A redirector which provides access to the Unix file system using the SoftWindows FSA drives. It is normally loaded by CONFIG.SYS.


In C:\CONFIG.SYS, include the line:


See also “FSADRIVE.COM.”


A TCP/IP protocol stack, compatible with Novell LAN Workplace for DOS, for use with SoftWindows platforms which do not provide full TCP/IP support.

It replaces the SoftWindows ODI driver (ETHERSPC/TOKENSPC) and Novell's own TCP/IP protocol stack and uses the host's own TCP/IP protocol and IP address. This driver is only supported on SoftWindows for AIX v3.2.x and HP-UX without STREAMS.

Note: Novell's LAN Workplace for DOS must be installed in the C:\NET directory for ISTCPIP to work correctly.




Writes to the partition table of a SoftWindows hard disk file to make an MS-DOS partition bootable.

This is not normally required when using SoftWindows since any newly created hard disk file has a single MS-DOS partition which is marked as bootable in the partition table. However, if the MS–DOS FDISK command is used to modify the partition table of a SoftWindows hard disk file on the D: drive, and the disk is formatted, (using the /S option with the FORMAT command to transfer system files), it may not be possible to boot from the disk if it is configured as the C: drive.

To make the disk bootable, configure SoftWindows to use the hard disk file as the D: drive and run MAKEBOOT. It requires one parameter which should be a number in the range 1 to 4, indicating the partition to be made bootable.




The SoftWindows MS-DOS Mouse Driver.

This must be loaded to use the mouse in MS-DOS applications, and is normally loaded by AUTOEXEC.BAT. To use the mouse, run an application that can use a mouse (such as the MS-DOS EDIT program) and attach the Unix mouse to MS-DOS by pressing at the same time the Alt and Ctrl keys and the middle mouse button.

Note: It is not necessary to load MOUSE.COM to be able to use the mouse in Windows, since SoftWindows loads a separate mouse driver when Windows is started.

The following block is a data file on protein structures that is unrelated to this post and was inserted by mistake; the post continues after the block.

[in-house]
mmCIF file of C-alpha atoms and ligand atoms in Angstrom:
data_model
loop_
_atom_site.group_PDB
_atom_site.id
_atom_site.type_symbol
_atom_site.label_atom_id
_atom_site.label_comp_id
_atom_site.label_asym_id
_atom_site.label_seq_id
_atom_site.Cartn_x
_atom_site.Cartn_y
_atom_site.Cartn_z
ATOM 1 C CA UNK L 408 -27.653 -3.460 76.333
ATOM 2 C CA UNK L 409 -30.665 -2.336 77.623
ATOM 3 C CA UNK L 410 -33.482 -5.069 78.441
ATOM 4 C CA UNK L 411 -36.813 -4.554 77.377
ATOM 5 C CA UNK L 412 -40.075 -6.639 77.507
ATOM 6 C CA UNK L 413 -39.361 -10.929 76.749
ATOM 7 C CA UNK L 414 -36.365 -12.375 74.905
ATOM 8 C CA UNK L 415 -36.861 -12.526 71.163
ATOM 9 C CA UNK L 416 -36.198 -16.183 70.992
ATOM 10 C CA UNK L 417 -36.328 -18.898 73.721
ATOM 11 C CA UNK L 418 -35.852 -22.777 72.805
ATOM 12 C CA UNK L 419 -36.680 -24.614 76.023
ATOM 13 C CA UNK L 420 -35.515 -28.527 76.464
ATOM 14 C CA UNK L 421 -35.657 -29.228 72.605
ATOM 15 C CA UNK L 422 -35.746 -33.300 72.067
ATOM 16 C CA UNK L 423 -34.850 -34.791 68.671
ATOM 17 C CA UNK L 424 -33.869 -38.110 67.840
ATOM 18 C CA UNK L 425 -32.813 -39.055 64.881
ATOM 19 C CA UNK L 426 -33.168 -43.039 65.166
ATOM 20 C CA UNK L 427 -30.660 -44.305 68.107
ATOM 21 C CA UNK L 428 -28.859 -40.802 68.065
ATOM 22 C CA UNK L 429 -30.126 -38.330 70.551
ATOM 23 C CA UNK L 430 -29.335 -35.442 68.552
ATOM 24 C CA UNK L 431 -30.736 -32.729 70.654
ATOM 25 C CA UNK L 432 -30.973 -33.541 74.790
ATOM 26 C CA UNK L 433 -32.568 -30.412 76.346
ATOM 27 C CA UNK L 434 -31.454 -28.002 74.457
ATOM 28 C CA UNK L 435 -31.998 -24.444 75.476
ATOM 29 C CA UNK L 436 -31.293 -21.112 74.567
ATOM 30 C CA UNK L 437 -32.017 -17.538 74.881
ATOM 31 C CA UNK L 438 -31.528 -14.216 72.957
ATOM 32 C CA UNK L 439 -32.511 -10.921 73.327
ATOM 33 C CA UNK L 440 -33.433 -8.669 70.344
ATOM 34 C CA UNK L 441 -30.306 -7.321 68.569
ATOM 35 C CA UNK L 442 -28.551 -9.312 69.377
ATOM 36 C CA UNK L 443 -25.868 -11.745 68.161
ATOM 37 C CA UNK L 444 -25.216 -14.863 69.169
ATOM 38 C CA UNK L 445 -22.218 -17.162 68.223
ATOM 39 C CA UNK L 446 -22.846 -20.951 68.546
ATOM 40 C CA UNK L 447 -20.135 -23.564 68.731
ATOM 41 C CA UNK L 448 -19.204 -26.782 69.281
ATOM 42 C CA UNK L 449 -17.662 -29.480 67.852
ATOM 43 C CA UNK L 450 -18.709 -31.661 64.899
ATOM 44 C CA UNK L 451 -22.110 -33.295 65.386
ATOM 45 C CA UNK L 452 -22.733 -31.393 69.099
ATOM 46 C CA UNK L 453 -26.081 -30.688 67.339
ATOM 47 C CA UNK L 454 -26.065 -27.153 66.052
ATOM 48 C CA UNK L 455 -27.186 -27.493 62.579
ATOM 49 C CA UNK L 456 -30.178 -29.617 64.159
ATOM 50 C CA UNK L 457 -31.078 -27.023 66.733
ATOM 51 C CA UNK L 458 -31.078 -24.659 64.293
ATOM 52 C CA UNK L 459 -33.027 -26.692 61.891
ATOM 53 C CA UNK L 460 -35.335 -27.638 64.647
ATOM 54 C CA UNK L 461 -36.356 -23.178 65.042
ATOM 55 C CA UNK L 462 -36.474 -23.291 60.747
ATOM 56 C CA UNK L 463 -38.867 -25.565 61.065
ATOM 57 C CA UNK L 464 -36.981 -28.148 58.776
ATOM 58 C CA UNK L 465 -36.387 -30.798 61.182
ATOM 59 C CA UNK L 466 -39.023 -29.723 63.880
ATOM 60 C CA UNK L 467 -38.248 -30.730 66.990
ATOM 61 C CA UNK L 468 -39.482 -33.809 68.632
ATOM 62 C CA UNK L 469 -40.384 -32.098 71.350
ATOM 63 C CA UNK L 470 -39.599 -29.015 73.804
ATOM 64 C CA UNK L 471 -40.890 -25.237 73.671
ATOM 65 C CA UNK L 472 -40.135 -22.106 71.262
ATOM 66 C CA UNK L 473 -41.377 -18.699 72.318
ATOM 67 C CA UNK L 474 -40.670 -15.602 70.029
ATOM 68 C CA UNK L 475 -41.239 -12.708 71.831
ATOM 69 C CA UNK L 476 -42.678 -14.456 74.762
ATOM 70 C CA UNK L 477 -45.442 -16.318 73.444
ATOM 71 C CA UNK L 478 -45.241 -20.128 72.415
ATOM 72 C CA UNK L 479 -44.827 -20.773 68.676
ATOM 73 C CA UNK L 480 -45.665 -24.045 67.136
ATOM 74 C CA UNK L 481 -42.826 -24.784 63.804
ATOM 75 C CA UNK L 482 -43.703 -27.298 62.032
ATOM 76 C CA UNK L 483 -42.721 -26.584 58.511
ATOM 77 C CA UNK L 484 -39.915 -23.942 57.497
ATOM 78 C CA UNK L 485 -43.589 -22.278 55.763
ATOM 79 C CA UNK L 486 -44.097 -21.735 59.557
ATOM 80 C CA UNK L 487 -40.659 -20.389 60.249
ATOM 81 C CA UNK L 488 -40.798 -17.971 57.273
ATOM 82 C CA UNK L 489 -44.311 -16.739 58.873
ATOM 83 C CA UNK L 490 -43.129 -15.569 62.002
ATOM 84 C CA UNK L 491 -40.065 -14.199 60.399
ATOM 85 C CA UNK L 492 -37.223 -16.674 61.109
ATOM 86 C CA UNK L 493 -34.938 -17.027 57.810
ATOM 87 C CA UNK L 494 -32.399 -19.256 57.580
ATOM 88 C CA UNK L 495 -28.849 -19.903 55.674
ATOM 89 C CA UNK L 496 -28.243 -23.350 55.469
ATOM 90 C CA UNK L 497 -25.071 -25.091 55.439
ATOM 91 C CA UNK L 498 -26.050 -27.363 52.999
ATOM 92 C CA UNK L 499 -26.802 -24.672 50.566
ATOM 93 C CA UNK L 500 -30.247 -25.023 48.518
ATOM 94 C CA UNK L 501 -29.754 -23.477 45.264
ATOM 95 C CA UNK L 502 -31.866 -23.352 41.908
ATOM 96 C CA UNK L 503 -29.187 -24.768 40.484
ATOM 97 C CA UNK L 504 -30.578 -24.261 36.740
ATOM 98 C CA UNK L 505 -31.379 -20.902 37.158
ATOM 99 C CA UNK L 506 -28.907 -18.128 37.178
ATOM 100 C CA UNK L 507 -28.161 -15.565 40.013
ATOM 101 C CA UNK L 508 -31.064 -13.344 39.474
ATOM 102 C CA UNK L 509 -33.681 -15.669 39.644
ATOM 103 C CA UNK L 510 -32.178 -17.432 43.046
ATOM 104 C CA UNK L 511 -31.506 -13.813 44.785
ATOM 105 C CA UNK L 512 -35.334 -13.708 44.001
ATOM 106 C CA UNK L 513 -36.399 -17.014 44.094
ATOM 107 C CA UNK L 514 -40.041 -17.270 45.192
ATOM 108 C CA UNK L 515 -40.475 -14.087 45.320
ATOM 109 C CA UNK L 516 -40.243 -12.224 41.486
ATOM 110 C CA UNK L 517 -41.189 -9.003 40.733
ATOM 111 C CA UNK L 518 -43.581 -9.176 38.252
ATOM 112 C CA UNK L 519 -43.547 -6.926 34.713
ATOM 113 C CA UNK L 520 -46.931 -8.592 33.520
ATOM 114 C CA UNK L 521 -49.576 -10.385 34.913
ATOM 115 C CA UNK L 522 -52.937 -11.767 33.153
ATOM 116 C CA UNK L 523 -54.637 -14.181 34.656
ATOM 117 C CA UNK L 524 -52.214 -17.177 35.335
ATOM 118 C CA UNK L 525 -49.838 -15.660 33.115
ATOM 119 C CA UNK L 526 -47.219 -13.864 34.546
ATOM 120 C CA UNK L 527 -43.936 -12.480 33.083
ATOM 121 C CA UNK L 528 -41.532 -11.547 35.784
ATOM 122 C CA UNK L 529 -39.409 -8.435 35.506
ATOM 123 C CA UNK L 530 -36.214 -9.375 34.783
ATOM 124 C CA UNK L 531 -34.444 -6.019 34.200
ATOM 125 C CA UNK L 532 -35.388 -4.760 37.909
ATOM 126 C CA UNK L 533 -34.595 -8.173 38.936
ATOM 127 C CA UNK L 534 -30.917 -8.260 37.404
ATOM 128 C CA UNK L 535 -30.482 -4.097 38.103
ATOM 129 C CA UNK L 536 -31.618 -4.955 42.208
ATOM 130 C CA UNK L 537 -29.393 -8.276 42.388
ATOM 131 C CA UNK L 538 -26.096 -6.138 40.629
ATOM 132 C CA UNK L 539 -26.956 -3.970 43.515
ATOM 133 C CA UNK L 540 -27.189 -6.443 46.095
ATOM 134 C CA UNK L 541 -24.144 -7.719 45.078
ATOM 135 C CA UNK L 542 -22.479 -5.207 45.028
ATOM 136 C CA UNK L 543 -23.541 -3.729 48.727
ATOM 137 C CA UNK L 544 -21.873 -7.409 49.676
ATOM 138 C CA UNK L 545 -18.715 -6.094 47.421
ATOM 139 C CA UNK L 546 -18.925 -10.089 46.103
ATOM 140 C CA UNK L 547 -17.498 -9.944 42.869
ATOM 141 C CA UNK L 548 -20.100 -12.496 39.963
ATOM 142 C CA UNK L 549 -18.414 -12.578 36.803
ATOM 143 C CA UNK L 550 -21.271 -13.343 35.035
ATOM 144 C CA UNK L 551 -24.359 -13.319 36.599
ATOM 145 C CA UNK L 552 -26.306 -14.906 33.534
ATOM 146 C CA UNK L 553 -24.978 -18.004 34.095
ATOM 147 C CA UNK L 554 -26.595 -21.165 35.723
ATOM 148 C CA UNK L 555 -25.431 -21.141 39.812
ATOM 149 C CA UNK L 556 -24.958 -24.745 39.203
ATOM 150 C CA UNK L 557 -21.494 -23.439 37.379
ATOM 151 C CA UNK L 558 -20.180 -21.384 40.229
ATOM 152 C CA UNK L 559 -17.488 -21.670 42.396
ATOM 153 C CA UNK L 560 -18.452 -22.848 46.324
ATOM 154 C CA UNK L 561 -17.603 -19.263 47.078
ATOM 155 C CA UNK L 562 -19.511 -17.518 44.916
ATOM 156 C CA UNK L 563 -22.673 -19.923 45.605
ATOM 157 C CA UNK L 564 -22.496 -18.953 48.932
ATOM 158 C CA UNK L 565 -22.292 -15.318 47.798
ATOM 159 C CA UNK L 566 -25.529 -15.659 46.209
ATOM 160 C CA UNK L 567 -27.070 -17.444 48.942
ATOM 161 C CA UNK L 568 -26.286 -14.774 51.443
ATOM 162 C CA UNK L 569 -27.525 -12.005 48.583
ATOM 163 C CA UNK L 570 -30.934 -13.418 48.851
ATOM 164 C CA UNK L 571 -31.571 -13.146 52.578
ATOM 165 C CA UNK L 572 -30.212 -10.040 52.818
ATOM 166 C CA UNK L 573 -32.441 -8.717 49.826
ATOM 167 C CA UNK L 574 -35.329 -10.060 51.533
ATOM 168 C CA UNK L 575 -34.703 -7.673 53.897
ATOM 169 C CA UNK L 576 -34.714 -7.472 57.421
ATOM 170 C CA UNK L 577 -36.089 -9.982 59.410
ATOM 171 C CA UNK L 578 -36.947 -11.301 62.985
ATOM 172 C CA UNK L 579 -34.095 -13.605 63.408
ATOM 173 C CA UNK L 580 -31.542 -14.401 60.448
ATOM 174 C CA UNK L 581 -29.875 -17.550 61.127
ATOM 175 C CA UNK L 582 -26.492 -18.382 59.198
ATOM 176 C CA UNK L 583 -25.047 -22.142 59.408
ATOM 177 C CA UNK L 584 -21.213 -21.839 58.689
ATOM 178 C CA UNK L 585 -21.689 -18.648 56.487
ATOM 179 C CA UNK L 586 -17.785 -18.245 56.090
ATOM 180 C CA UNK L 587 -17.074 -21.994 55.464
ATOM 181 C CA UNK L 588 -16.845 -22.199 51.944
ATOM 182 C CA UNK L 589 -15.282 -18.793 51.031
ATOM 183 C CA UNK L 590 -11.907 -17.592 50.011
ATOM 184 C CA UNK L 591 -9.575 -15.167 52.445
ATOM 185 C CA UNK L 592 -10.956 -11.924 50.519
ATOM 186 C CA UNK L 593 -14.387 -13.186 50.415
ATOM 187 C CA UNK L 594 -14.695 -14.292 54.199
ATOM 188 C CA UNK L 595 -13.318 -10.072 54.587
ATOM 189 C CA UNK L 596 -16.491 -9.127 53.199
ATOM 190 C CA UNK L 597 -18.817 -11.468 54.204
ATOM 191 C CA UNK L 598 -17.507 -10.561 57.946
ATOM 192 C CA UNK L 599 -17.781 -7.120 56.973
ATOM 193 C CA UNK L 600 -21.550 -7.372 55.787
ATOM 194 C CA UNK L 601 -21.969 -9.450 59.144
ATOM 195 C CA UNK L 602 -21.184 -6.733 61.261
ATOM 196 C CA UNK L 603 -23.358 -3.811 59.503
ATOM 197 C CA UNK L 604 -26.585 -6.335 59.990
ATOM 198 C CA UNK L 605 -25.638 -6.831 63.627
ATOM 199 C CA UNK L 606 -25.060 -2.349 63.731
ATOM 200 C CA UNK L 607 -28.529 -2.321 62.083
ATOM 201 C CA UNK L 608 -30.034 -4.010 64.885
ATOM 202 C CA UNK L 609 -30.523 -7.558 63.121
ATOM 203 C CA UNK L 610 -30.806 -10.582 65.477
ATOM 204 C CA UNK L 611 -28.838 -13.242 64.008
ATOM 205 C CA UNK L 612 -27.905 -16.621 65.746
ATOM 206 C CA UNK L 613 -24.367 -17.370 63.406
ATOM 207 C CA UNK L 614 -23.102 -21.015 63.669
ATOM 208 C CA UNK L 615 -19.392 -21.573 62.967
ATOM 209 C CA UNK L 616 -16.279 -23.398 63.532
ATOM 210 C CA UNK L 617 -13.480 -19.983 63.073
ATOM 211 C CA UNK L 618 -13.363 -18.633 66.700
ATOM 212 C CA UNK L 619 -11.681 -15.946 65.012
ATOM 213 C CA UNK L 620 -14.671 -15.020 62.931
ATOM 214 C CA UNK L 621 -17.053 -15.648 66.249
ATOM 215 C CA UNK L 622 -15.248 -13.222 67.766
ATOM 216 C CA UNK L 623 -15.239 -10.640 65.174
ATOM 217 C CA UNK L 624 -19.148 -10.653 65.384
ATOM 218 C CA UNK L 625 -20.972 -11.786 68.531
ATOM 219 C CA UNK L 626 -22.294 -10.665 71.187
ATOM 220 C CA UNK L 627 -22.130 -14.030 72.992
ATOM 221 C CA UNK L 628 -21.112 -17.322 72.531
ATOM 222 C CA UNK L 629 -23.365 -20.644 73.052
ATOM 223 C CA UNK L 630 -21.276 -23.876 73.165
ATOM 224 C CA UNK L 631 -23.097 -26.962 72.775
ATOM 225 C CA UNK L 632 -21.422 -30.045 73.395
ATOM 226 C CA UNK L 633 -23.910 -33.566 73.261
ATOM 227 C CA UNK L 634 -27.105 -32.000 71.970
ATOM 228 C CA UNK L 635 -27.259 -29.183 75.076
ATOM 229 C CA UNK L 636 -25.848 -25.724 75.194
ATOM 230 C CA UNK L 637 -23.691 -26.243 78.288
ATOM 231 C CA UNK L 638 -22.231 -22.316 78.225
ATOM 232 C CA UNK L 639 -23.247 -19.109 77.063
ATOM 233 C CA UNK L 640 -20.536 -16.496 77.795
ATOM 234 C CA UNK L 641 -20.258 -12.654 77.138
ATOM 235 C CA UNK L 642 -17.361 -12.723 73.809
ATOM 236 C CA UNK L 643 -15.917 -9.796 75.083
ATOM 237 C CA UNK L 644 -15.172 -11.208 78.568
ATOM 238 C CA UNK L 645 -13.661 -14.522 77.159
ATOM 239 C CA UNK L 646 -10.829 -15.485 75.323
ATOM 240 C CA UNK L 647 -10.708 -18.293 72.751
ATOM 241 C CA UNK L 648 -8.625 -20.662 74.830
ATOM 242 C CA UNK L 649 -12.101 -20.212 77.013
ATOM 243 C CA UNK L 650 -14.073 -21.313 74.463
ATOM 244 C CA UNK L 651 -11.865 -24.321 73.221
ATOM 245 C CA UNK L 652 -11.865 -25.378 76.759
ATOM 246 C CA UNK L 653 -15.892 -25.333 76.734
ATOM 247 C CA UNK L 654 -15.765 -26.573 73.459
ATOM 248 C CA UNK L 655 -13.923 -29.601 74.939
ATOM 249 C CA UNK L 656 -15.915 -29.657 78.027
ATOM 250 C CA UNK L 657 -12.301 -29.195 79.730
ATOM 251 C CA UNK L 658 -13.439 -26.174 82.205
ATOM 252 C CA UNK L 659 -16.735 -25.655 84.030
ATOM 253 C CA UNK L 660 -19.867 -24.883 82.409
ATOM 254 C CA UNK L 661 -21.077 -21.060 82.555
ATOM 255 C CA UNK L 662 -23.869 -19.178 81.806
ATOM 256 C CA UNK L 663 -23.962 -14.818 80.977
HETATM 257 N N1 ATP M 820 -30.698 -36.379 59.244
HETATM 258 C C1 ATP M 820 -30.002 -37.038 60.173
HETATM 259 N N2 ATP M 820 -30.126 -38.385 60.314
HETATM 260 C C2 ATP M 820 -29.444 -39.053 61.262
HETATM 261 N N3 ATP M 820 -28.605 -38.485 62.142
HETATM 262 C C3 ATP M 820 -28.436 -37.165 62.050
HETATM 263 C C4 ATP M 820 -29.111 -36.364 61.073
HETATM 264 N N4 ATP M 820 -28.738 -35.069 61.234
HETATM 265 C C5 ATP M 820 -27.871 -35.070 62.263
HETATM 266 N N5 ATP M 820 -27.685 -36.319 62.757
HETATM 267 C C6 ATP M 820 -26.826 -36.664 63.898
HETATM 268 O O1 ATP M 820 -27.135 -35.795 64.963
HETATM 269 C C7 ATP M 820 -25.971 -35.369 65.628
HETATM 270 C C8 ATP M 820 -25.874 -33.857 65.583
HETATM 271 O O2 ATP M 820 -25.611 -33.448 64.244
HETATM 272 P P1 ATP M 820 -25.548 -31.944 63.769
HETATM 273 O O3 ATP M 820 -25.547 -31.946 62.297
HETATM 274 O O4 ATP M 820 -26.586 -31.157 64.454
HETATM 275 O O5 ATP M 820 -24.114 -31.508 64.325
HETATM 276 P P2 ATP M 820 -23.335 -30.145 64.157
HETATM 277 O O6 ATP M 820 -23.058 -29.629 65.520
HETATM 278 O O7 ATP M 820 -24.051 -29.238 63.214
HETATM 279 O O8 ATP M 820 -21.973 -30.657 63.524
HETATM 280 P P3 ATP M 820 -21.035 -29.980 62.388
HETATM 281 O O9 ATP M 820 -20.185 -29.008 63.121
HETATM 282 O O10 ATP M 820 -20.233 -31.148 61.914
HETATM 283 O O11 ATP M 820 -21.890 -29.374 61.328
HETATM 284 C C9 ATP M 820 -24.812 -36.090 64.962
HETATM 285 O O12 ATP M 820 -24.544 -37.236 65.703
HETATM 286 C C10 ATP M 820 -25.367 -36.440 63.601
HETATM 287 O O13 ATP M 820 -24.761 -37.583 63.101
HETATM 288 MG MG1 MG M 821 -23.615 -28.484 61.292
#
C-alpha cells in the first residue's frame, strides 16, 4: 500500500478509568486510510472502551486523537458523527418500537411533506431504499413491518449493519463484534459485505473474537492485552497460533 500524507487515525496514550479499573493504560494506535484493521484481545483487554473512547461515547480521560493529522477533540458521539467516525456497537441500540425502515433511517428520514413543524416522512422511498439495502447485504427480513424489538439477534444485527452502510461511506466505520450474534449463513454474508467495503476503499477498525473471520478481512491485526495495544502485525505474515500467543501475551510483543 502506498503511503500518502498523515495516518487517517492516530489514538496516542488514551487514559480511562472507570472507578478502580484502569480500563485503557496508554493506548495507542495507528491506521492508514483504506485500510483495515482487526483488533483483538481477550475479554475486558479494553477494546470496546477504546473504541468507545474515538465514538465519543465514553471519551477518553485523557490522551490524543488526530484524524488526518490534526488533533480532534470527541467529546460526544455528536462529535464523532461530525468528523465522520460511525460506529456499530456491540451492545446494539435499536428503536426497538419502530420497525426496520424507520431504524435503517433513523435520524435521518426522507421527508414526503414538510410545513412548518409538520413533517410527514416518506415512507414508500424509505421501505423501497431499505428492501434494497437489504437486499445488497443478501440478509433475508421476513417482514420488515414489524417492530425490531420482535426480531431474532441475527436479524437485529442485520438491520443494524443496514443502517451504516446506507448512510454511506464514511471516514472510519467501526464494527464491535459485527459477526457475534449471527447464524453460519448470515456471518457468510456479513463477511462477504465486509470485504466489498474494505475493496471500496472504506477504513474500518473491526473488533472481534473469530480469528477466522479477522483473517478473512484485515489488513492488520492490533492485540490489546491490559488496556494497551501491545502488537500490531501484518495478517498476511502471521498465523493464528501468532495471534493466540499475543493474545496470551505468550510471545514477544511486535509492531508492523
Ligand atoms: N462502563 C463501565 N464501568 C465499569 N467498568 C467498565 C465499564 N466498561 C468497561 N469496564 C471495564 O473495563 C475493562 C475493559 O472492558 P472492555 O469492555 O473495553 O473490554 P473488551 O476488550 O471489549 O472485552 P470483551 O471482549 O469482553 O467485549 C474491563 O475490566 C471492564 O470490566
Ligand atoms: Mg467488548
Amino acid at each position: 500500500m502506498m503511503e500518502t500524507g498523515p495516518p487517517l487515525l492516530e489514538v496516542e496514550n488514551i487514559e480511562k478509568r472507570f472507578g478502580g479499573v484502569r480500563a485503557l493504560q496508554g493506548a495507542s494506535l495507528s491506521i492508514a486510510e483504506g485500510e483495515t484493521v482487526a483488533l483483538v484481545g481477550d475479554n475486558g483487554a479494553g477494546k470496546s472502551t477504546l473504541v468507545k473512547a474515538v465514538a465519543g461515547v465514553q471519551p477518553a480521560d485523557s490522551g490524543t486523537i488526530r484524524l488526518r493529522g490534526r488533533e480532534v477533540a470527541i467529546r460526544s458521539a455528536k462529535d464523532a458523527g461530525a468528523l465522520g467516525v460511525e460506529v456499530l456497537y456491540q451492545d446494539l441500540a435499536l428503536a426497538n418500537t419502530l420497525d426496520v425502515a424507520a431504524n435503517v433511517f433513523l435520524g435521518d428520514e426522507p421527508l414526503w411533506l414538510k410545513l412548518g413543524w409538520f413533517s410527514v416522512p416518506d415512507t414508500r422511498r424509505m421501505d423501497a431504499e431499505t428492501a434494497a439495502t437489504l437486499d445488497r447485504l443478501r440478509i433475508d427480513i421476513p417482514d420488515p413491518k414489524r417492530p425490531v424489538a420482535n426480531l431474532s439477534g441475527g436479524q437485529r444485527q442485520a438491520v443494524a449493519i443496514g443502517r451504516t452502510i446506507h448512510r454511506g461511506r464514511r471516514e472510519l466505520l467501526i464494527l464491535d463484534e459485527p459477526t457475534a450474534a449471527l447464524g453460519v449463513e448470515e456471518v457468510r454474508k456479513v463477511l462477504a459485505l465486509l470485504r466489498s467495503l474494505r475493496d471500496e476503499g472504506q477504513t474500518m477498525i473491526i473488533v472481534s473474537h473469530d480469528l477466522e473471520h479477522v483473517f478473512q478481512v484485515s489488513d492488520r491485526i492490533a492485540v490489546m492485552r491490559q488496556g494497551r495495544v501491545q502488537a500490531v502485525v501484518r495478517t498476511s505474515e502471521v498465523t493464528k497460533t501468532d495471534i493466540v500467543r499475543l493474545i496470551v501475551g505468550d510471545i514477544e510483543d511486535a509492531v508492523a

In AUTOEXEC.BAT, include the line:


See also the section “Using the mouse in MS-DOS” in the SoftWindows 2.0 for Unix User's Guide.


Logically joins a disk drive to a subdirectory in another drive.

A typical JOIN command, such as


means that MY_FILES, which is the name of an existing directory, becomes a new subdirectory on drive F:, so all the data on the disk in drive E: is now in the directory structure of drive F:.

To delete a join, you use the /D argument, as in:



Substitutes a drive letter for a path.

The SUBST command:


causes the subdirectory specified in the command line to be substituted for the root directory of drive E:. All references to drive E: now access this subdirectory.

To delete a substitution, use the /D argument. For example:


will delete any substitution applied to drive E:.

Note: NET JOIN and NET SUBST only work with FSA drives; they do not work with hard disk drives.


Assigns and removes FSA drives.

NET USE supports the following options:

Table 11-2. NET USE Options




This removes the assignment of an FSA drive. For example, to remove the FSA drive H: type the command: NET USE H: /D


This is for use when the FSA file system uses 8.3 format names and the server responds to both upper case and lower case filename requests. This is required for file systems on some OS/2 servers. On such a server, without the /CS, each file name will be mapped. For example:


NET USE J: /servers/os2_sys /CS


New files are created with lower case names.

The /CS option should not be used on file systems where case may be used to distinguish between two different files


Lower case names are mapped provided they can fit into an 8.3 format, and upper case names are not mapped. This is the opposite of the default action where upper case names are mapped and lower case names are not mapped. For example: